The Approach

Collaborative practice utilizes experts from the areas of law, mental health and finances. To begin with, separating or divorcing partners each retain an attorney that is specially trained in Collaborative Practice. Depending upon the needs of the parties, the attorneys will suggest the inclusion of additional, professional team members. Team members typically include:

A Divorce Coach assists parties in dealing more effectively with their emotions. The coaches also help parties communicate positively, prioritize needs and goals, maintain a future orientation, and extinguish self-defeating behaviors.

A Child Specialist helps parents recognize the needs of the children and create a
parenting plan that best meets those needs.

A Financial Specialist assists the parties in gathering, organizing and understanding their financial information and provides specialized financial and tax advice to maximize the financial benefit

The parties meet privately with their team members and negotiate in good faith. The professionals and the parties are required to fully disclose, negotiate in good faith and refrain from filing petitions and motions with the court. If a party resorts to the court system or fails to fully disclose, all the professionals, including the attorneys, must withdraw from the process and cannot represent the parties in litigation.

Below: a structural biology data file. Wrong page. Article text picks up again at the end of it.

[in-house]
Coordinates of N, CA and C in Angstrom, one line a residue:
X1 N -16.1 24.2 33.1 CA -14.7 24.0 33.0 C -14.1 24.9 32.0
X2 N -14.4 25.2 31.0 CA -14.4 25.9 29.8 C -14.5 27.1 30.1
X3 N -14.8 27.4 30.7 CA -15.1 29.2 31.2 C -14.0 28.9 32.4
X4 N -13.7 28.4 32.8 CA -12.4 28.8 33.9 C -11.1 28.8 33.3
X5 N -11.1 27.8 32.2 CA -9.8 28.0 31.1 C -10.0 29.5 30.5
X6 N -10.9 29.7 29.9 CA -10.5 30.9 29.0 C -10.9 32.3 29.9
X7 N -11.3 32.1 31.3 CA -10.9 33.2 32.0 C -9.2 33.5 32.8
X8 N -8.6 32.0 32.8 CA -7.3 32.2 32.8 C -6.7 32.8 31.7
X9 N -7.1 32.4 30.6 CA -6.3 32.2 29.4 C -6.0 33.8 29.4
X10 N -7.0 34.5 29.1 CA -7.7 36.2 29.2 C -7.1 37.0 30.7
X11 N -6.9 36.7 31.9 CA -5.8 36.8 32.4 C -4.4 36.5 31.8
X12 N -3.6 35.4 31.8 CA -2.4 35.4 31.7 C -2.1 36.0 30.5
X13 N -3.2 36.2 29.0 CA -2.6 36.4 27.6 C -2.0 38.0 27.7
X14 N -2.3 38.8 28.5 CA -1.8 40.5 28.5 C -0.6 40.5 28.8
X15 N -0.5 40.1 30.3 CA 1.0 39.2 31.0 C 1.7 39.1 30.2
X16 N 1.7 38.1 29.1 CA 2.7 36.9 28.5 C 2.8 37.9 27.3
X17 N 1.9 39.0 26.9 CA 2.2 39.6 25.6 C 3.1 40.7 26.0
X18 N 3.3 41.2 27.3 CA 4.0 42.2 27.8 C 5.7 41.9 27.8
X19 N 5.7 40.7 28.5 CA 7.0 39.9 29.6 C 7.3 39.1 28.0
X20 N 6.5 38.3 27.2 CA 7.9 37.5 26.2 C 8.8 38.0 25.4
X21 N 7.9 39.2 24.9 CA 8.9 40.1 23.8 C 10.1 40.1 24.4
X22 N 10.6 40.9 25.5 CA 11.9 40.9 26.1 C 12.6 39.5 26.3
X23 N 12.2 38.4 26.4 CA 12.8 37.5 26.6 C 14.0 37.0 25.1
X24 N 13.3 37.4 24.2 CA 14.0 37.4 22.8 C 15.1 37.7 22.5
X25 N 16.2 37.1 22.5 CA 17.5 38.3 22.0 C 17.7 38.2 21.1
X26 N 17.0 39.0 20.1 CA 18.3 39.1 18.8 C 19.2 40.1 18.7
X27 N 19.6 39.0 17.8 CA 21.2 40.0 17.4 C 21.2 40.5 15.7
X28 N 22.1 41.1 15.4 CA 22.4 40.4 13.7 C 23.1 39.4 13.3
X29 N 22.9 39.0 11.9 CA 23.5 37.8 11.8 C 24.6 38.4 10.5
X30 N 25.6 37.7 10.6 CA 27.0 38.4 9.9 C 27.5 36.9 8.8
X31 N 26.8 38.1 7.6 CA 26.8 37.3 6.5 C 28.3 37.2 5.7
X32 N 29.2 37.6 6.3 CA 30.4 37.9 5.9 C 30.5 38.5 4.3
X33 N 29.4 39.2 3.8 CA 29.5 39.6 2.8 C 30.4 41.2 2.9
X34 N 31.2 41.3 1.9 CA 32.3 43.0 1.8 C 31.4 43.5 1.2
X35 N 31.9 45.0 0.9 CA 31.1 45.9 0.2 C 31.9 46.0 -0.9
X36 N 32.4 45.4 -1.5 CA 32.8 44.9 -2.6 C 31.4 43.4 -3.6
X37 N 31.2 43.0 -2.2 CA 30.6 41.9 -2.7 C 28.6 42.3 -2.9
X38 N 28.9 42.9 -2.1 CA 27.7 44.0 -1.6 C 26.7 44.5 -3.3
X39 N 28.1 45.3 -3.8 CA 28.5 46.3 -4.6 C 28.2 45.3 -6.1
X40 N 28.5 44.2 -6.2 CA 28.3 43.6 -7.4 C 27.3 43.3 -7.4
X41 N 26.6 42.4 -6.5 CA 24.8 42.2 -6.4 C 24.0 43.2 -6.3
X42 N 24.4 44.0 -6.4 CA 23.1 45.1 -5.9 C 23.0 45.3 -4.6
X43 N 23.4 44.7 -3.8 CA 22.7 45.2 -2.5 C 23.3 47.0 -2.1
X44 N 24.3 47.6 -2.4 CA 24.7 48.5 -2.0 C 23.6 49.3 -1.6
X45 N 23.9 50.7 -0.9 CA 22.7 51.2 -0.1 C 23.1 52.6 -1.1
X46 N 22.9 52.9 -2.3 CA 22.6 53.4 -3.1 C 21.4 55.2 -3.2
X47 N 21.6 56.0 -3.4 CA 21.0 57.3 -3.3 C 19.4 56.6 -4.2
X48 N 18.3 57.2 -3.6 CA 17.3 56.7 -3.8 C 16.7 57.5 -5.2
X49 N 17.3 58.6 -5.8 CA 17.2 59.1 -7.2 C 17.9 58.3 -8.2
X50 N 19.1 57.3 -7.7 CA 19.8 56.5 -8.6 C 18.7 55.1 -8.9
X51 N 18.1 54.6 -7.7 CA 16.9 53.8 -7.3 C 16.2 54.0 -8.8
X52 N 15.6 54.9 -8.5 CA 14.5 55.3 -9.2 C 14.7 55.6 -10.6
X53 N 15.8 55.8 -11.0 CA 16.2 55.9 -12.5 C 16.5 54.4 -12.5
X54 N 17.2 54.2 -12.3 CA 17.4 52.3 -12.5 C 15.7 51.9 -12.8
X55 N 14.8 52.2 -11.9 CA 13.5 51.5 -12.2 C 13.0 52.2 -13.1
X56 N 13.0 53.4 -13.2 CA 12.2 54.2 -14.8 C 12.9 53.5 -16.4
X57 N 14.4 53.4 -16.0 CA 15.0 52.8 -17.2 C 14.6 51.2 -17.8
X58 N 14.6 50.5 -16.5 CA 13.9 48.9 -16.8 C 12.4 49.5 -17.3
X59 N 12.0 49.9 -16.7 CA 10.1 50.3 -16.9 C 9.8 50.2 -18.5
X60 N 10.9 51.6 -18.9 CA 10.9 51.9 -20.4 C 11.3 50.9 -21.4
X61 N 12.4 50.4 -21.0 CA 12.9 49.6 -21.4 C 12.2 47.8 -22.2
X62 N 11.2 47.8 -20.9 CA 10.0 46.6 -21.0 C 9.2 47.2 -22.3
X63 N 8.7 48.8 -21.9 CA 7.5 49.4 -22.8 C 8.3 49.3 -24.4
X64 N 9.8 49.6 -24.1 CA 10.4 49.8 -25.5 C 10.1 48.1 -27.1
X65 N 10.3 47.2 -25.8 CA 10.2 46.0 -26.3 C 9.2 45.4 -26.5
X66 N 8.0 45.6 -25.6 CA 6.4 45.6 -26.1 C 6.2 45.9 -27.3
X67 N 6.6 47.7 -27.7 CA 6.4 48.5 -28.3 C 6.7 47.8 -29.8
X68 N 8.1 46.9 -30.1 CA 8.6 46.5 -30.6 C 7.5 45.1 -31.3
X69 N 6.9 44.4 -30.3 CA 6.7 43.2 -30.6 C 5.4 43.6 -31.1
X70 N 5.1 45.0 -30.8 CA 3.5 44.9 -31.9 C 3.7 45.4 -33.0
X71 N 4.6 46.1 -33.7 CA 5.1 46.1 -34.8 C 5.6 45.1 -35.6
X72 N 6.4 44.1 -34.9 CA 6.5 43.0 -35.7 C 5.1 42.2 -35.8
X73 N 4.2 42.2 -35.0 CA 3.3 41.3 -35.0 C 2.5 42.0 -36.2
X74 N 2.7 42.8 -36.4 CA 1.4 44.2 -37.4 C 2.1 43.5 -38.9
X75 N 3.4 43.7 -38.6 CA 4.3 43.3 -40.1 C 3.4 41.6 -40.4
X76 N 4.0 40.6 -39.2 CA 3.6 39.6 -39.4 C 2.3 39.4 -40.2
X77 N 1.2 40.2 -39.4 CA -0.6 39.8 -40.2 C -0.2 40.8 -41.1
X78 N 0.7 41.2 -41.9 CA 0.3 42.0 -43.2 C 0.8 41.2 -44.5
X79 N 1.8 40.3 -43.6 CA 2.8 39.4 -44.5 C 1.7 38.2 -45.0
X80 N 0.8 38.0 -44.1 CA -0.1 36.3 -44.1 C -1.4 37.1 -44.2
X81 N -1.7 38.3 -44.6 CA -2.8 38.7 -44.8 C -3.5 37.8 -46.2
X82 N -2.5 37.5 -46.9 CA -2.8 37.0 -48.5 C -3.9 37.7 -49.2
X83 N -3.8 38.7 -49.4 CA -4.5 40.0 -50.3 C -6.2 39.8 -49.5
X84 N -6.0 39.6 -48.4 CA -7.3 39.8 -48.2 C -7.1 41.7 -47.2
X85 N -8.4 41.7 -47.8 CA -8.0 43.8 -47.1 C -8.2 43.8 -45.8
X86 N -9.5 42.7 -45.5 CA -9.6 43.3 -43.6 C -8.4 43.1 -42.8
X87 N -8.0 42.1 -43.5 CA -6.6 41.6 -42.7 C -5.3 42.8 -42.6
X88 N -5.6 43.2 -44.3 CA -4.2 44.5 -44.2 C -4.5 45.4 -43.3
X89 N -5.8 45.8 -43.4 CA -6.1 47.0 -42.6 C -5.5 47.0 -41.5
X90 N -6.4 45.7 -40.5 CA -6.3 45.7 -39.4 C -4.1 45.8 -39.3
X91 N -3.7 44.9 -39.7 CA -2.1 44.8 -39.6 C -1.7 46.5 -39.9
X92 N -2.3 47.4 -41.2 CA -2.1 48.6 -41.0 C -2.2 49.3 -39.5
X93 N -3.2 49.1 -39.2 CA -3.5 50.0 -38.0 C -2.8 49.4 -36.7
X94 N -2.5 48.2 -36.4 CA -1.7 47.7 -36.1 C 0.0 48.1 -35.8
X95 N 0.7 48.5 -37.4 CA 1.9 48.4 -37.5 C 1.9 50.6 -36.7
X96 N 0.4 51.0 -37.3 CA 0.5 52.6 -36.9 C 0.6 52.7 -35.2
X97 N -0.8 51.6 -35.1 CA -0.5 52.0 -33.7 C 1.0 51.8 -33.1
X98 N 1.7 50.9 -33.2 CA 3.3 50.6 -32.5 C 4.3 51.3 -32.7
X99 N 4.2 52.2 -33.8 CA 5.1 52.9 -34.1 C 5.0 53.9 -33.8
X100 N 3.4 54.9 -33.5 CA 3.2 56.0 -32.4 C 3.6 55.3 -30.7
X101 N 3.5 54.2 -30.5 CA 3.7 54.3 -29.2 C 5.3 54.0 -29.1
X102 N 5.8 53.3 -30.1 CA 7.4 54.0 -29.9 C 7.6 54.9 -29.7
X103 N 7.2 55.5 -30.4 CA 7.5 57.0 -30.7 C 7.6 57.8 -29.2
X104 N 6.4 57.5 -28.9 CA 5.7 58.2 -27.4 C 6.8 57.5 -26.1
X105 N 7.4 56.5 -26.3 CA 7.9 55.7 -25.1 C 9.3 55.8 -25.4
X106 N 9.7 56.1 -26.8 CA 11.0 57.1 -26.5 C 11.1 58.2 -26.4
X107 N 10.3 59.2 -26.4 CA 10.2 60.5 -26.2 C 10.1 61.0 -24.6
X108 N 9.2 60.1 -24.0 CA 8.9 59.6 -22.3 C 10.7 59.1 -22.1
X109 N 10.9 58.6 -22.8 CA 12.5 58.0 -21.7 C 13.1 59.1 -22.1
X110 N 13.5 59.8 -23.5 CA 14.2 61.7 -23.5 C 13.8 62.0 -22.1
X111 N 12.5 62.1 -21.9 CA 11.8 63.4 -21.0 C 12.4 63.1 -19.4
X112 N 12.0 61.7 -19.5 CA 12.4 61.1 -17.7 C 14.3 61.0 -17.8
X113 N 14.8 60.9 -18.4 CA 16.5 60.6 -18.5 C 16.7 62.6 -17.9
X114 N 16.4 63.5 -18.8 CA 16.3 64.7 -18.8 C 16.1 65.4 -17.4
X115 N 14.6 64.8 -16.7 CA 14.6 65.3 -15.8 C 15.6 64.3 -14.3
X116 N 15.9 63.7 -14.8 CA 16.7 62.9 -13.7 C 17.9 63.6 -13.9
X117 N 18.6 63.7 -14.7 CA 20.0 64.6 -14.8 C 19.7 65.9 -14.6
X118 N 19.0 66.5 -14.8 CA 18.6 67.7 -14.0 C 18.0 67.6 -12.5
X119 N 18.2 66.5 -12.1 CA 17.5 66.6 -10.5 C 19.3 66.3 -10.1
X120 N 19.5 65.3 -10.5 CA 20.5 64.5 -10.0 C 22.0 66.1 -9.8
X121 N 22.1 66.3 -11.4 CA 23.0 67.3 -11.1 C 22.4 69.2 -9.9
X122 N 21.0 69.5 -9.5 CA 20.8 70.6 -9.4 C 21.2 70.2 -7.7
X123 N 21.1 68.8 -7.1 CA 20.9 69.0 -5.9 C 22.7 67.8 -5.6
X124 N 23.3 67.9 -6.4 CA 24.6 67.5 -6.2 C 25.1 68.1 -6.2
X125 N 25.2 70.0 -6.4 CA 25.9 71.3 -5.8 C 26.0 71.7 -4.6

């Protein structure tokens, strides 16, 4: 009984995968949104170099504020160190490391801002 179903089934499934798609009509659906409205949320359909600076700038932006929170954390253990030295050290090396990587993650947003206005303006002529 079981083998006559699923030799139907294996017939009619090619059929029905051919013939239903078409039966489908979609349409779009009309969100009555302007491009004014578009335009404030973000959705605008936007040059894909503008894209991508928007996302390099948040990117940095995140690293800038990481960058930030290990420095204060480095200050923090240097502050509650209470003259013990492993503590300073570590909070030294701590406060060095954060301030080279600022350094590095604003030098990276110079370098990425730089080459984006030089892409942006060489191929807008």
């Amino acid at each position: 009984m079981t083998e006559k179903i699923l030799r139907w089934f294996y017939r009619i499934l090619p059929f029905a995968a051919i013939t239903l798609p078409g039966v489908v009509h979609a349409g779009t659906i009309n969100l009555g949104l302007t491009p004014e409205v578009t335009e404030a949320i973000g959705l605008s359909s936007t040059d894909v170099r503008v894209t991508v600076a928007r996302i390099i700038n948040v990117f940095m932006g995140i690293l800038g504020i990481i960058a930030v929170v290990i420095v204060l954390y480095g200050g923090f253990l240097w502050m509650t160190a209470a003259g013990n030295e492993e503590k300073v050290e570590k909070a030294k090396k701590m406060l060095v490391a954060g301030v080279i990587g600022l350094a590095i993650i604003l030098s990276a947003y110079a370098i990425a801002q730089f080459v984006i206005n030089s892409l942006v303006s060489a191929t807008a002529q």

The integrated model of collaborative practice provides the couple with the services they need from the professionals most qualified to address the complex issues of separation and divorce. The collaborative professionals work together to help couples achieve an outcome that would not be possible without cooperative team involvement, which is the cornerstone of the collaborative law process.

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